Sentence Portfolio (Academic Writing)

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                                                       SENTENCE PORTFOLIO

For this assignment, you will be crafting sentences according to specific grammatical and structural requirements.


The point of this assignment is to give you and opportunity and space to focus on sentence craft. Although the content of any given written text is important(obviously), the way the content is presented, the way it is articulate, has significant impact on how it is received. Sentence craft isn’t just about grammatical correctness; it’s about investing your writing with rhetorical power.

Being conscious of how you want your audience to react to your writing, and practicing how to craft a variety of sentence types and structures, will strengthen your writing and thus your points, insights and arguments.


The criteria will be the basis for assessment:

  • Each sentence contains the specific requirements (see below)
  • Sentences are grammatical, clear and do not contain unnecessary words or phrases
  • Sentences reflect creativity and originality: it would be fairly simple to construct sentences according to the specific requirements, but it is harder, and more useful, to strive to create sentences which fulfill the requirements and reflect the author’s efforts to craft interesting and rhetorically compelling sentences free of cliches, empty phrasing and unspecific and vague diction.

Sentence Requirements

Below is a list of the requirements for each sentence. Number the sentences you craft, fulfill the requirements, re-read, edit and revise with care.

Craft the following sentences:

1. Write a sentence using at least three prepositions. One way to approach this is to describe something or someone in motion, or to describe where an object is situated. Have some fun with this.

2. “Write a long simple sentence with one subject and numerous (three or more) accumulative verb”

3. Write three sentences in the imperative mood without sounding condescending.

4. Write a simple sentence with three infinitive phrases and which expresses  a meaningful insight, belief or experience, as in the following example:

“The purpose of life is to live it, to taste experience to the utmost, to reach out, eagerly and without fear for newer and richer experiences.” (Eleanor Roosevelt)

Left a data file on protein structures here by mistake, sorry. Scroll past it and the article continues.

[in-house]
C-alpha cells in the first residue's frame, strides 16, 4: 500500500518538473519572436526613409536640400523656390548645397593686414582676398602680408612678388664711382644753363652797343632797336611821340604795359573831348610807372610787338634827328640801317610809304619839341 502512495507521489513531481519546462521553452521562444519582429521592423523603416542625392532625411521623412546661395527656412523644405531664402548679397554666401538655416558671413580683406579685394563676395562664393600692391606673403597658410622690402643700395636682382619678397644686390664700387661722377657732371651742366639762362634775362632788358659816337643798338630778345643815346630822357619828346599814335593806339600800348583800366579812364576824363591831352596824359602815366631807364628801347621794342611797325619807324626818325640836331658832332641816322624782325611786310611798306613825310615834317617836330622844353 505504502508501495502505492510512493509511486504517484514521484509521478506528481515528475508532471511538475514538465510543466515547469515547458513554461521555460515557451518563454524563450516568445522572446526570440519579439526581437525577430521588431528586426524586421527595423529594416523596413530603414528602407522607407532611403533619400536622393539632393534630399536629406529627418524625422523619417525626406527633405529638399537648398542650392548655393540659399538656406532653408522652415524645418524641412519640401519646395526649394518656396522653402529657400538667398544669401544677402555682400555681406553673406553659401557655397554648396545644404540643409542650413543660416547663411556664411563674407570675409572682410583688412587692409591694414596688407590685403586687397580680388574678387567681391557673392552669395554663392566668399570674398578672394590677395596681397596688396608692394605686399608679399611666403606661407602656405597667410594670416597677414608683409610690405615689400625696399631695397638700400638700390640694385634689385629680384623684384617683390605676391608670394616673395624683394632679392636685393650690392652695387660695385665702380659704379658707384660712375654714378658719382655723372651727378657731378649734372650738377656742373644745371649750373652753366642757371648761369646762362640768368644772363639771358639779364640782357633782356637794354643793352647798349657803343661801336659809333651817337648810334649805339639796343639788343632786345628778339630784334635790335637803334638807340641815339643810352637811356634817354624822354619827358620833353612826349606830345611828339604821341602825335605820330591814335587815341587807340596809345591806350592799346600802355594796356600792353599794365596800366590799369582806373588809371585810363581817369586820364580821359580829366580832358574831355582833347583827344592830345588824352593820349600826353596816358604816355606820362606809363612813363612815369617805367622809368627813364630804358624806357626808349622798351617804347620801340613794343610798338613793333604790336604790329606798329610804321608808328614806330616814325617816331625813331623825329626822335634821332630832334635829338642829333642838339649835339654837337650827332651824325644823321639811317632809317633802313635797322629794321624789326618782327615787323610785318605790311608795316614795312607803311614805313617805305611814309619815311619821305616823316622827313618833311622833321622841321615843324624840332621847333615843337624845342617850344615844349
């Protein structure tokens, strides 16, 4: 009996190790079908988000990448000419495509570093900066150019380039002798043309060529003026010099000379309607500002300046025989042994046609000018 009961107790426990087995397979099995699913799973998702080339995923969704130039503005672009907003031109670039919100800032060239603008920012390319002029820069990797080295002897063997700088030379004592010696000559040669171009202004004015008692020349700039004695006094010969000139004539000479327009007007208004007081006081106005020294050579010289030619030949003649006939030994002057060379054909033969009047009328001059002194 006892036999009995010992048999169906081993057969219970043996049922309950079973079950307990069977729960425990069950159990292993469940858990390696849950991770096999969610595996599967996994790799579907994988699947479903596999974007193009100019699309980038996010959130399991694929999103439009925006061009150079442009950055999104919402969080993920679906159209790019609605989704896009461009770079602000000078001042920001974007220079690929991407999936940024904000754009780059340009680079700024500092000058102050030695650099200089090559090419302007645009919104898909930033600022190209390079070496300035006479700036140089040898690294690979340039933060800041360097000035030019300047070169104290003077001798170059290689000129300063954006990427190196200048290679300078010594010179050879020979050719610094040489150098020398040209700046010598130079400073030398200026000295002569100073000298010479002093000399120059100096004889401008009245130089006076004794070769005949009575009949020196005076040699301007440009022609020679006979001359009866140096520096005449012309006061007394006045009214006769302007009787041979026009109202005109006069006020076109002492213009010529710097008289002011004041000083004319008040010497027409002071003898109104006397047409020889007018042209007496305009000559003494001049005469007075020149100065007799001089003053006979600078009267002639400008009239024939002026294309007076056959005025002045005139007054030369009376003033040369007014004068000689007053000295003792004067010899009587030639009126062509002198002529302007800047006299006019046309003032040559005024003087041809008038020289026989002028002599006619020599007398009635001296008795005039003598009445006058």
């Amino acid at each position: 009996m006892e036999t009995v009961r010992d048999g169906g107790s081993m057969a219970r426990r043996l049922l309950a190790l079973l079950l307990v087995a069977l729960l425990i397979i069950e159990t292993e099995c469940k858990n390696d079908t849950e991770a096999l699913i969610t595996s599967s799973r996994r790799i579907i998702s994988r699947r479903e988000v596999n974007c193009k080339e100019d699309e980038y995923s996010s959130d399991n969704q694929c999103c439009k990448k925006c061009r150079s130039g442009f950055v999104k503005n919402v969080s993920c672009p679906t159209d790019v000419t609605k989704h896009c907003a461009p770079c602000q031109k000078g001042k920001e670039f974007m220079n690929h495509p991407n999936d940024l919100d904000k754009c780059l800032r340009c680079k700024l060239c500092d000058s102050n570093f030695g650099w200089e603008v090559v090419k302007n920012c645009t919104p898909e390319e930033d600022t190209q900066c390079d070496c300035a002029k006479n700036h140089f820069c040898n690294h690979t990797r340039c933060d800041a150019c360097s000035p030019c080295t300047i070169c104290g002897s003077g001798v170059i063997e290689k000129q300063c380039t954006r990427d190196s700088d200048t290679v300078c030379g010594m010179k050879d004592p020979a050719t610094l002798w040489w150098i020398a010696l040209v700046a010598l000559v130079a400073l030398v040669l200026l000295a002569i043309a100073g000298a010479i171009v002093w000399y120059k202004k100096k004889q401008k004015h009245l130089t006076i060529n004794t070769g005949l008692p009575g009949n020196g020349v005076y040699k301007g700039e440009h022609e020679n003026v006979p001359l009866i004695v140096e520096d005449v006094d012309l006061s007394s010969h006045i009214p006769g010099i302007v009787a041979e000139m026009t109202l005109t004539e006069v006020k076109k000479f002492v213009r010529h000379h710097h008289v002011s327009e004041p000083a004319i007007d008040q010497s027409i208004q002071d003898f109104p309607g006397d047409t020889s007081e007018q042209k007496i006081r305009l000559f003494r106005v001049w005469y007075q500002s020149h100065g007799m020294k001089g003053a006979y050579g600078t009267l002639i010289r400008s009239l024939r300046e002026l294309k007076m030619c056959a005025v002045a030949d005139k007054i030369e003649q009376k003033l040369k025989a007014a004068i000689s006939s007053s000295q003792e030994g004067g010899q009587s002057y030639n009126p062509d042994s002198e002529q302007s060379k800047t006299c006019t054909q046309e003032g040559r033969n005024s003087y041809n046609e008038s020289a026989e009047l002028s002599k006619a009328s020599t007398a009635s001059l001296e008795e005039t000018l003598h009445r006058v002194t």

5. “Do you agree that everything flows; nothing remains? Using a parallel construction, write a sentence parodying or agreeing (stating it in another way) or disagreeing with Heraclitus’s statement”

Heraclitus’s:  “Everything changes but change itself. Everything flows and nothing remains the same… You cannot step twice into the same river, for other waters and yet others go flowing ever on.”

6. Craft a triad freight train sentence to describe a concept (perhaps from your discipline), a place or an abstract experience or concept, such as love,desire, hate, jealousy, justice, friendship, knowledge, loneliness, contentment,etc.

7. Write a long, complex periodic sentence. Use at least two dependent clauses; you may also add phrases throughout. Create a sentence that spans at least three lines.

8. Using the same content, even the same structures of clauses and phrases, re-write your periodic sentence as a long, complex accumulative/loose sentence.Which version do you think has the most impact? Why?

9. Using anaphora, a rhetorical device of repetition and an example of accumulation, craft a series of clauses (independent and dependent), either as one long sentence or as a series of sentences. Choose your topic carefully—unless you wish to write parody, remember that devices of repetition are used to emphasize content. Anaphora can create a very dramatic effect, so be sure the content is worth the emphasis.

For reference:

10. “Describe a concept using an accumulation of single words” like the example from James Joyce. In this case, he describes his concept of the artist:

“The artist, like the God of creation, remains within or behind or behind or beyond or above his handiwork, invisible, refined out of existence, indifferent,paring his finger nails.”

The words highlighted in bold each describe the artist: the first four are prepositions locating the artist; the last three describe him.

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